Read time: 2 minutes

Report: Women Are Skipping Birth Control Pills To Save Money In This Recession

Remember during the stimulus debate, when the Republicans told us birth control funds didn't have a damned thing to do with the economy - and the De

Remember during the stimulus debate, when the Republicans told us birth control funds didn't have a damned thing to do with the economy - and the Democrats, as usual, knuckled under to them?

The Guttmacher Institute has just released a report on the impact of the recession on family planning, and the results are predictable - at least, if you're a normal (i.e. non-wingnut) person. Via Salon:

This summer, researchers surveyed 947 women between the ages of 18 and 34 with household incomes of less than $75,000. They found that women are preoccupied by worry about money, medical costs and childcare. Most of the women hope to get pregnant later on or have decided against having kids because of these tough times -- and that's even more common among women who are less well-off than they were a year ago. A total of 64 percent agreed with the statement, "With the economy the way it is, I can’t afford to have a baby right now."

These findings are all rather intuitive, but what this actually means for pregnancy prevention is less straightforward. A total of 29 percent say they are "more careful" than before about using contraception every time they have sex. There is a flip-side to that, though: Eight percent of women are using birth control less regularly as a means of saving money and, among women in financial decline, that number rises to 12 percent. Things are even sketchier among women on the pill: 18% are popping hormones irregularly to save some cash -- either by missing pills, filling their prescription late, taking at least one month off or picking up fewer packs at a time. That number balloons to 25 percent when it comes to the category of worse-off women.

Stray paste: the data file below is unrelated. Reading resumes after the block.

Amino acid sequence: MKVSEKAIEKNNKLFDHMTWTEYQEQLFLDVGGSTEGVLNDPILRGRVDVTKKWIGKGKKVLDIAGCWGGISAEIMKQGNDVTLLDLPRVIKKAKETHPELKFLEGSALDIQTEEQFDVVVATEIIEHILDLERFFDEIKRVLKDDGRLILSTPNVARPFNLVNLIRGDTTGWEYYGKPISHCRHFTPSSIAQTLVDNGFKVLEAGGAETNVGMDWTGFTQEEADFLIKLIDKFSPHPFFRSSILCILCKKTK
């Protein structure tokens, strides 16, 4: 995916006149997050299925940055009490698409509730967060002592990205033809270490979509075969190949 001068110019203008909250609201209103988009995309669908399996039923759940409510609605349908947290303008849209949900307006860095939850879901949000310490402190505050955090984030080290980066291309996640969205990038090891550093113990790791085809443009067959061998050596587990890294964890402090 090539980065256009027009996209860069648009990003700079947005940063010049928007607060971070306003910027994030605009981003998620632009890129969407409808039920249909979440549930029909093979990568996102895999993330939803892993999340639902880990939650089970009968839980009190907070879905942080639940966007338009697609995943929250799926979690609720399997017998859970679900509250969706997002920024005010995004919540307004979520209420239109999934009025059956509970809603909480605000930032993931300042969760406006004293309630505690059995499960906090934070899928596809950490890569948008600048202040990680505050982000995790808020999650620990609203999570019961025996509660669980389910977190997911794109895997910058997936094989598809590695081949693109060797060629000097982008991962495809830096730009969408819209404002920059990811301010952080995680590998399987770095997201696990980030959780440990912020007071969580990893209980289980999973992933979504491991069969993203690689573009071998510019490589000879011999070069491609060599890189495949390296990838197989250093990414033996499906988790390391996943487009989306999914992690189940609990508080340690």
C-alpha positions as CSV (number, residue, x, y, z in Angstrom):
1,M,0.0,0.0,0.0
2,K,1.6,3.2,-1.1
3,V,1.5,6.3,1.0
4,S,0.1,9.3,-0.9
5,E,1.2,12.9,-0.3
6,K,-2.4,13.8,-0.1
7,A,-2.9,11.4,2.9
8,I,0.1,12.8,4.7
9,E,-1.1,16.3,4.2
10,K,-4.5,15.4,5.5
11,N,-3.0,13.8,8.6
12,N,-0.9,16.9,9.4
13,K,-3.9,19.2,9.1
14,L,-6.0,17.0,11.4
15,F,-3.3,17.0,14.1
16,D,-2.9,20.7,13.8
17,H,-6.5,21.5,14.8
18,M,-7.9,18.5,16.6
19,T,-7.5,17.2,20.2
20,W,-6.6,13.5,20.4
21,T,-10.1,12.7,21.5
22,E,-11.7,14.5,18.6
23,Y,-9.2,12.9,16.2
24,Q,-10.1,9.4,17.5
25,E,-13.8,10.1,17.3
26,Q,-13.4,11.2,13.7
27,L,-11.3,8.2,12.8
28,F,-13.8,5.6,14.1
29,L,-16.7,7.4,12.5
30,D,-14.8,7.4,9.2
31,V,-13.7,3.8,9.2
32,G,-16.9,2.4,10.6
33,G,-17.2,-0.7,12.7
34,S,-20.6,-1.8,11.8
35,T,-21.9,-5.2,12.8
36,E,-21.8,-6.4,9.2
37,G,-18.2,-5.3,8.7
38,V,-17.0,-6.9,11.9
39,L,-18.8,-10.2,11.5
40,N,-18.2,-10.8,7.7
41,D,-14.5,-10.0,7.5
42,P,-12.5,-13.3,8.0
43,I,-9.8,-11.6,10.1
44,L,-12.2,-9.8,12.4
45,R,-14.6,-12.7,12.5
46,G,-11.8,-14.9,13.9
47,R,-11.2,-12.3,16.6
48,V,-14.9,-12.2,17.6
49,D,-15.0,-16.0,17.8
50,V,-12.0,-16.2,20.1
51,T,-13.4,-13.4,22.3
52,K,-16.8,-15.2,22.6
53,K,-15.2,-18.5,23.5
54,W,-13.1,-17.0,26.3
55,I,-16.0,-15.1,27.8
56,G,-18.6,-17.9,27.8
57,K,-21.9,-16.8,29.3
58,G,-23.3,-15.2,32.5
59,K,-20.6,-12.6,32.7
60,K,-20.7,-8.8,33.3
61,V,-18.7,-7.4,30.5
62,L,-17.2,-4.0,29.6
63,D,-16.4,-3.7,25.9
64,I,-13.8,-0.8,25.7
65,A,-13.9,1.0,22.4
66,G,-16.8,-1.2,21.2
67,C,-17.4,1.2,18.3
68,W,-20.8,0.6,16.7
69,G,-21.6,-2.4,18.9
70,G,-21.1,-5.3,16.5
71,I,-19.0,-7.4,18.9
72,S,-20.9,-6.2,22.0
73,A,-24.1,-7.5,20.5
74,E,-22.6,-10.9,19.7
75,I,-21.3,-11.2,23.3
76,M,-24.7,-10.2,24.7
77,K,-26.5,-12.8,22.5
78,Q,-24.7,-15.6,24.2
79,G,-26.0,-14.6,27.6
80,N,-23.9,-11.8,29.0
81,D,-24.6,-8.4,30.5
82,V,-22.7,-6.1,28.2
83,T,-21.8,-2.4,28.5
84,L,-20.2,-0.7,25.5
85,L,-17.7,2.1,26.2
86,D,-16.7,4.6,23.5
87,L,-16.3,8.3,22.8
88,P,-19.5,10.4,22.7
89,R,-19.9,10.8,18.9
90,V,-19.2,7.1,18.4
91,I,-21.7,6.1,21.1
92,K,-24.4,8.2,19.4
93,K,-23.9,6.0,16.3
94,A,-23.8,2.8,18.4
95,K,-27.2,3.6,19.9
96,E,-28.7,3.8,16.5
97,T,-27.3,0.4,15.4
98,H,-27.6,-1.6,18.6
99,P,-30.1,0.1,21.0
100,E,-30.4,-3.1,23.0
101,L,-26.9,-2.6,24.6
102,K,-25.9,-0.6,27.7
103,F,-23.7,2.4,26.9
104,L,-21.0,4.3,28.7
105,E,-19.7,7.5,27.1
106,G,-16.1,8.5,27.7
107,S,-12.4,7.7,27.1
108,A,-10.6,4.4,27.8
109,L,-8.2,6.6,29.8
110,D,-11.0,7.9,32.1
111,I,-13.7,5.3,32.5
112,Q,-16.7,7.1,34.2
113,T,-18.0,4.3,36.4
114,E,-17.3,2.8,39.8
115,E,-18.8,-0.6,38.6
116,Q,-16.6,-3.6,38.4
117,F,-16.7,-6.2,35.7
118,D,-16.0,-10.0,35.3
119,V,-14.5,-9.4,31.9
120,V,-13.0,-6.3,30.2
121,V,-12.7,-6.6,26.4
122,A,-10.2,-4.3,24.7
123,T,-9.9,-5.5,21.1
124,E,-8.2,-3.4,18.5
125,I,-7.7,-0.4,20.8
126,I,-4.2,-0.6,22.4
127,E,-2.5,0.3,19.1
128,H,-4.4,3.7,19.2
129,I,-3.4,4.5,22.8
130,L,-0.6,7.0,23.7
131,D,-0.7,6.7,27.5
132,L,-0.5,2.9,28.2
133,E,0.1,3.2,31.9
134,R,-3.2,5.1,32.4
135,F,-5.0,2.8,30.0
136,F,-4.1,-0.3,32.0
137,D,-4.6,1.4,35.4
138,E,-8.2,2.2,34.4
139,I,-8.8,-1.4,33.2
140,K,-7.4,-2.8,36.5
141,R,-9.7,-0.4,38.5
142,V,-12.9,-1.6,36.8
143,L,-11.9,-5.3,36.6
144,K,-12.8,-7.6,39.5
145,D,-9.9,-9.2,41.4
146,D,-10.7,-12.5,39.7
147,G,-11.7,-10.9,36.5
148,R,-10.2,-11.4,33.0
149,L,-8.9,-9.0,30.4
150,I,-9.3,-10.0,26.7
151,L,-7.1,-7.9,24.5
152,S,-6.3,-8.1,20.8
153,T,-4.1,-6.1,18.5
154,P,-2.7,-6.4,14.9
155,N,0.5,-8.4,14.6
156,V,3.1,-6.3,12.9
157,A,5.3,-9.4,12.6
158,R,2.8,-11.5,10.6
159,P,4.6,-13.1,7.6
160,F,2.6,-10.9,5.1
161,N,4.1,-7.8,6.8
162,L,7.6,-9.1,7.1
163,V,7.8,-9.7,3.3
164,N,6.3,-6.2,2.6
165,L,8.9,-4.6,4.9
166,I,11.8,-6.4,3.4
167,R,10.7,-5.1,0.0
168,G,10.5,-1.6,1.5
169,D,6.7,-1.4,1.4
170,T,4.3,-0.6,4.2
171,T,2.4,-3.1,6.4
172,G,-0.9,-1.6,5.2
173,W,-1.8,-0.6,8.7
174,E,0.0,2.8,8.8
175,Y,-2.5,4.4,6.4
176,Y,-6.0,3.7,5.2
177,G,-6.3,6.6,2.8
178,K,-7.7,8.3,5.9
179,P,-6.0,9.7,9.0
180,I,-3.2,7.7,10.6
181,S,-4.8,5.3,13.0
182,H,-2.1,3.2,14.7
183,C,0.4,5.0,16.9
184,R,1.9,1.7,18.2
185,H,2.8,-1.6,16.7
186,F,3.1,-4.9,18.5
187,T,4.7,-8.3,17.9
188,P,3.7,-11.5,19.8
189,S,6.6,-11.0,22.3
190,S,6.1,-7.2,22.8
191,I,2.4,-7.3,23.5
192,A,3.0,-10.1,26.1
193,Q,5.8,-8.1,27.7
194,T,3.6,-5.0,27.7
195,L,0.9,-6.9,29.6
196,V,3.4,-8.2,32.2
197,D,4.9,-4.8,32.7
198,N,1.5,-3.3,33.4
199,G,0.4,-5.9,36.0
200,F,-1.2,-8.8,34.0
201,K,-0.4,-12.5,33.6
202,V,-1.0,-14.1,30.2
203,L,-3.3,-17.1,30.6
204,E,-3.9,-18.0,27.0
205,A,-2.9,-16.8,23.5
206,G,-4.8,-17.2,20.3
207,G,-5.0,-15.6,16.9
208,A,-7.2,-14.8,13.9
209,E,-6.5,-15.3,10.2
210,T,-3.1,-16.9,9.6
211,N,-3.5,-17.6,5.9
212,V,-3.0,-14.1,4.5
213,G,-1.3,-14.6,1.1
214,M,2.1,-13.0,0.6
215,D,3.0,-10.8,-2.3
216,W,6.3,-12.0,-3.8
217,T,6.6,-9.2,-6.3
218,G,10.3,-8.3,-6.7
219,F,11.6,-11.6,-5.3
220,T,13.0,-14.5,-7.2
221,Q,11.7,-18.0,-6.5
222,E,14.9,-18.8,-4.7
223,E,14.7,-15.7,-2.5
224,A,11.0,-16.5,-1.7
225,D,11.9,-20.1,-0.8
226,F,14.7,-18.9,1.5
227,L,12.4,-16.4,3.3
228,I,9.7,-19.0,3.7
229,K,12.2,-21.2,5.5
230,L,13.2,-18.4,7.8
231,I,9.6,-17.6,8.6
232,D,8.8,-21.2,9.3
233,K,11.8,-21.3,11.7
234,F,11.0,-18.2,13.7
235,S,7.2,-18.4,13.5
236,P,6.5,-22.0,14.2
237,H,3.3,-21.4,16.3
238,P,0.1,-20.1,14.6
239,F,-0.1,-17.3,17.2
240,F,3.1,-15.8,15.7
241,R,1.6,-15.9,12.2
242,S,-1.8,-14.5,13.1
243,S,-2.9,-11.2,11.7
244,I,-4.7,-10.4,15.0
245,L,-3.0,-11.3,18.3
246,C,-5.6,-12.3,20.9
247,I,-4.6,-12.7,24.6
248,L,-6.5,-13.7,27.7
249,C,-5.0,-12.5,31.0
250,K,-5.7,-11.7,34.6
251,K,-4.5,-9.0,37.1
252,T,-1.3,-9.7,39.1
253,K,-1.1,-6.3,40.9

Overall, 23 percent are having a tougher time than a year ago covering the cost of birth control and -- again, say it with me now -- that number is higher among women whose finances have dwindled. The upshot: Those who are least capable of affording the cost of a child are putting themselves at the greatest risk for an unplanned pregnancy. Women also report avoiding appointments with their gynecologists in the last year -- especially those who have recently lost their health insurance.

Can you help us out?

For 16 years we have been exposing Washington lies and untangling media deceit. We work 7 days a week, 16 hours a day for our labor of love, but with rising hosting and associated costs, we need your help! Could you donate $21 for 2021? Please consider a one-time or recurring donation of whatever amount you can spare, or consider subscribing for an ad-free experience. It will be greatly appreciated and help us continue our mission of exposing the real FAKE NEWS!

More C&L Coverage

Discussion

New Commenting System

Our comments are now powered by Insticator. In order to comment you will need to create an Insticator account. The process is quick and simple. Please note that the ability to comment with a C&L site account is no longer available.

We welcome relevant, respectful comments. Any comments that are sexist or in any other way deemed hateful by our staff will be deleted and constitute grounds for a ban from posting on the site. Please refer to our Terms of Service (revised 3/17/2016) for information on our posting policy.

Please Do Not Use the Login Link at the Top of the Site.

In order to comment you must use an Insticator account. To register an account, enter your comment and click the post button. A dialog will then appear allowing you create your account.

We will be retiring our Crooks and Liars user account system in January, 2021.

Thank you.
C&L Team